The craze over skin-smoothing collagen has spread to “nabe” hotchpotch, with restaurants serving up the protein-rich fare — usually in the form of pig’s knuckles — getting prominent play on TV and in magazines.
Besides eateries serving nabe containing collagen, the high-protein connective tissue found between animal bones, drugstores are also selling the gristle in supplement form.
Health-conscious consumers snap up such products even though nutritionists claim in books and blogs that ingesting collagen is not necessarily the most effective way to erase wrinkles. That is because consumers can be easily deceived and should instead be more skeptical, said Fusako Baba, an honorary professor specializing in consumer psychology at Asia University in Tokyo.
“Consumers are not scientific,” Baba said. “Women especially are motivated to be beautiful and thus tend to believe in health-related products.”
According to scientists, it is misleading to say ingesting collagen, which can also be found in gelatin, shark fins and the skin of chicken and fish, will result in smoother skin.
That’s because collagen is digested into amino acids just like other proteins, and thus eating meat and other protein-rich foods has the same effect, they say.
“Good protein contains sufficient amounts of all kinds of essential amino acids, and most animal protein falls into this category. Collagen is no better than average as a protein,” Kuniko Takahashi, a nutrition scientist at Gunma University, writes in her book “Tabemono Joho Uso Honto” (“Truth and Falsehood of Food Information.”)
She also says applying collagen cream to skin will not make it any smoother, because collagen is produced inside the body and not absorbed through skin.
Companies that sell collagen products are well aware of this and thus tend not to brag that collagen will leave your skin feeling like silk.
The major convenience store chain FamilyMart Co. began selling collagen nabe at its 7,300 outlets across Japan on Nov. 18. Its sales “are double our initial target, thanks to the media coverage,” FamilyMart spokeswoman Akemi Kikuchi said.
Packages of collagen nabe carry no label boasting skin-smoothing or beauty effects, because under the Pharmaceutical Law, products that are not medical drugs must not state that they have medicinal effects, Kikuchi said.
The company also never boasted in ads or otherwise that collagen nabe is good for the skin, she said.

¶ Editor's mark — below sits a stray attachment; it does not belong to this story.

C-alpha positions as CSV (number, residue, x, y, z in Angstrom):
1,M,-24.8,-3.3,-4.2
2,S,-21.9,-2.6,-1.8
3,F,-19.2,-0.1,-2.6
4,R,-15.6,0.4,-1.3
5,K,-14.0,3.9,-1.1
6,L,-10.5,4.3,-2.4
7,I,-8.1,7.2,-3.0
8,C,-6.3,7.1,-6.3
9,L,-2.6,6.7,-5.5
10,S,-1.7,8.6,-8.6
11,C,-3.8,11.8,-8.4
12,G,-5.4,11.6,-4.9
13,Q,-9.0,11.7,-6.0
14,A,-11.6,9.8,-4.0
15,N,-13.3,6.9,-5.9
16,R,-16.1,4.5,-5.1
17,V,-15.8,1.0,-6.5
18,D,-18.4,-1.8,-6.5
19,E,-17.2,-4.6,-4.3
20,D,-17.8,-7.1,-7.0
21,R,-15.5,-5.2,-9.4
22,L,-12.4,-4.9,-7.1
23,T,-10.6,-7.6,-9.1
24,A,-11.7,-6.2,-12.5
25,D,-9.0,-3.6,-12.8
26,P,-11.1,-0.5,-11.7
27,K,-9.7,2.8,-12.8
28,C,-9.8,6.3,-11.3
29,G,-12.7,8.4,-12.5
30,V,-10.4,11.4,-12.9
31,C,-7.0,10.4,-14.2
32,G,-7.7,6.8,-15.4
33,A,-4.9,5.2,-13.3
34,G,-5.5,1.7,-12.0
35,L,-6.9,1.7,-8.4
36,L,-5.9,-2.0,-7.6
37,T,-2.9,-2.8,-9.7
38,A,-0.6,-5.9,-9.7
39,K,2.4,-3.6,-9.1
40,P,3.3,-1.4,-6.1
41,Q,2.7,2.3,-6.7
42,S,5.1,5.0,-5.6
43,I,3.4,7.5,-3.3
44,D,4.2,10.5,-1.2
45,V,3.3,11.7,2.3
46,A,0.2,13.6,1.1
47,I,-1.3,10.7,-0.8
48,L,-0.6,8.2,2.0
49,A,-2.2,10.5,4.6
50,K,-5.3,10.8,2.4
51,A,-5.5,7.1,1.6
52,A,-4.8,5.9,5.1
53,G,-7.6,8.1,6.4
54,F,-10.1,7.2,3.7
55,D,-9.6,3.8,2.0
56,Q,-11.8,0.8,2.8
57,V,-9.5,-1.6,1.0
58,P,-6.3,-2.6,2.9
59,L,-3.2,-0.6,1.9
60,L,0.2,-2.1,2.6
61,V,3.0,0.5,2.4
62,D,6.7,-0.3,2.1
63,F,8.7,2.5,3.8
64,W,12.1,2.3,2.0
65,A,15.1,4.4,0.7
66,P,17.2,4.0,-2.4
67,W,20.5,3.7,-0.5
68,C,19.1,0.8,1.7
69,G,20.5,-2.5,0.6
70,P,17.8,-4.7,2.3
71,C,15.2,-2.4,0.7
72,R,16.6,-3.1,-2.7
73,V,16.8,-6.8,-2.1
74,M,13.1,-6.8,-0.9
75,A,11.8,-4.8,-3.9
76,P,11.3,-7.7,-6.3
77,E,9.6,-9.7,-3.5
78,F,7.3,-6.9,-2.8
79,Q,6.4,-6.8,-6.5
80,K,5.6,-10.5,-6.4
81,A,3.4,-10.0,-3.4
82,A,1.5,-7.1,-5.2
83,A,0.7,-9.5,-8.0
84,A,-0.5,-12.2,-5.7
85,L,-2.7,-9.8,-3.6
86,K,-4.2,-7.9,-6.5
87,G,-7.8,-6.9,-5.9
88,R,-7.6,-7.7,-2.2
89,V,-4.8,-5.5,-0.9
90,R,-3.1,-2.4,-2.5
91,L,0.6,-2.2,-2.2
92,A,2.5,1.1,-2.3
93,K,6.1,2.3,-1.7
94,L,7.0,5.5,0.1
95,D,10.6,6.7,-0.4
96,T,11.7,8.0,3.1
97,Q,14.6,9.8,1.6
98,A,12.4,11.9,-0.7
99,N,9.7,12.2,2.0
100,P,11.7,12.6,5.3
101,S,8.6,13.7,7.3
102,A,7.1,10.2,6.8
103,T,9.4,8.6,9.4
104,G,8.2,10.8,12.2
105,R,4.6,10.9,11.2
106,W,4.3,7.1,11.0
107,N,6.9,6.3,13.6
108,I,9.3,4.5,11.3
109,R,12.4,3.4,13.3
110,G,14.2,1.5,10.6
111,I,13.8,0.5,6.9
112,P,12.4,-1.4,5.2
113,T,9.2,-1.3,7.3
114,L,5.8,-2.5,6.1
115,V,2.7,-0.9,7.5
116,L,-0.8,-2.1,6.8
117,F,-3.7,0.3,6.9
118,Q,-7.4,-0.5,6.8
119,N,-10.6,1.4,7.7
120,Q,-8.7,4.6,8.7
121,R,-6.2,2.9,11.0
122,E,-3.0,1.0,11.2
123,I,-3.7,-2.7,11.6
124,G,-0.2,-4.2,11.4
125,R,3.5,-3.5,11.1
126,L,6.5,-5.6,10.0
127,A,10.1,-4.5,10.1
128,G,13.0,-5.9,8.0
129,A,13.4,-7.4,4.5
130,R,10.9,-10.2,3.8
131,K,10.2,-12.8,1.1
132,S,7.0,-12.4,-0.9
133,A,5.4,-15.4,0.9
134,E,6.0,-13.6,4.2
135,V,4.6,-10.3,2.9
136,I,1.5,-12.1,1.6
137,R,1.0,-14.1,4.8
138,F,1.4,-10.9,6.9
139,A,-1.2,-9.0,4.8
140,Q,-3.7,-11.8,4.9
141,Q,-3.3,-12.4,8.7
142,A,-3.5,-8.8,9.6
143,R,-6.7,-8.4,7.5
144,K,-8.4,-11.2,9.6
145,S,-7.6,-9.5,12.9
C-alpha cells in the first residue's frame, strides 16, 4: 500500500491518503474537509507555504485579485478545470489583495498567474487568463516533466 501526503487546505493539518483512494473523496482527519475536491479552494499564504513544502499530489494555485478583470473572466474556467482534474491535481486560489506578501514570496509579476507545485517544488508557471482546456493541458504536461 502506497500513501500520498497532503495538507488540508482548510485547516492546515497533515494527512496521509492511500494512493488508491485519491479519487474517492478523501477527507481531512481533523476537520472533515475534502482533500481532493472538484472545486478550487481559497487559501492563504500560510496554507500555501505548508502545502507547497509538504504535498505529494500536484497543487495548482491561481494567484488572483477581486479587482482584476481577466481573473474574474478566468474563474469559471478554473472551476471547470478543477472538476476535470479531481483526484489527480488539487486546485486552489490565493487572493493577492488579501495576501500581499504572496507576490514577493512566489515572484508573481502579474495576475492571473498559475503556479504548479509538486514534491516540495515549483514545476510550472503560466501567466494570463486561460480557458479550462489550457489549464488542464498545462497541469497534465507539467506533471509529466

The nabe contains chicken, which has collagen, and vegetables. It also has collagen gel that melts into the soup when heated.
A Tokyo-based nabe restaurant chain, whose spokeswoman asked that her company not be named, opened the first collagen nabe restaurant in Meguro Ward in June 2006, and now has two more in the capital.
Business is brisk because of the many young female patrons, the spokeswoman said.
“Nabe is food for many people to eat together, so it’s fun. It’s also tasty. But customers want something extra, and that, I think, is collagen,” she said, adding that collagen is not scientifically proven effective for smoothening skin and her company never claimed it is.
“Customers can take well-balanced nutrition by eating food containing collagen and vegetables together,” she said.
On collagen nabe’s popularity, consumer psychologist Baba said nabe culturally is considered a traditional Japanese food.
DHC Corp., which sells collagen lotion and supplements among other health products, said collagen products have proved popular for a long time.
Asked why eating collagen is healthy, DHC spokeswoman Nozomi Itoi said: “Collagen is a kind of protein that forms bones, skin and many other tissues. It especially forms large parts of inner skin.”
She added: “Studies imply that eating or drinking collagen improves bone metabolism and is good for people suffering joint inflammation and osteoporosis. Also it was reported in a preliminary experiment that eating or drinking collagen helps the skin stay moist.”
Itoi did not go so far as to say ingesting collagen is more effective than other types of protein.
Collagen accounts for a third of protein forming animal bodies, so it is correct to say it is a very necessary protein, nutrition scientist Takahashi said in her book. Also, it accounts for 70 percent of the weight of inner skin when it is completely dehydrated, she added.
Even though Takahashi’s information is readily accessible, the overwhelming media pitch on the merits of popular collagen nabe restaurants and TV programs stoking the desire of women to look good make collagen products an easy sell, Baba said.
“Companies are smart and do not promote their (collagen) products in an outright lie. But consumers cannot be scientifically discerning, no matter how hard they try,” she said.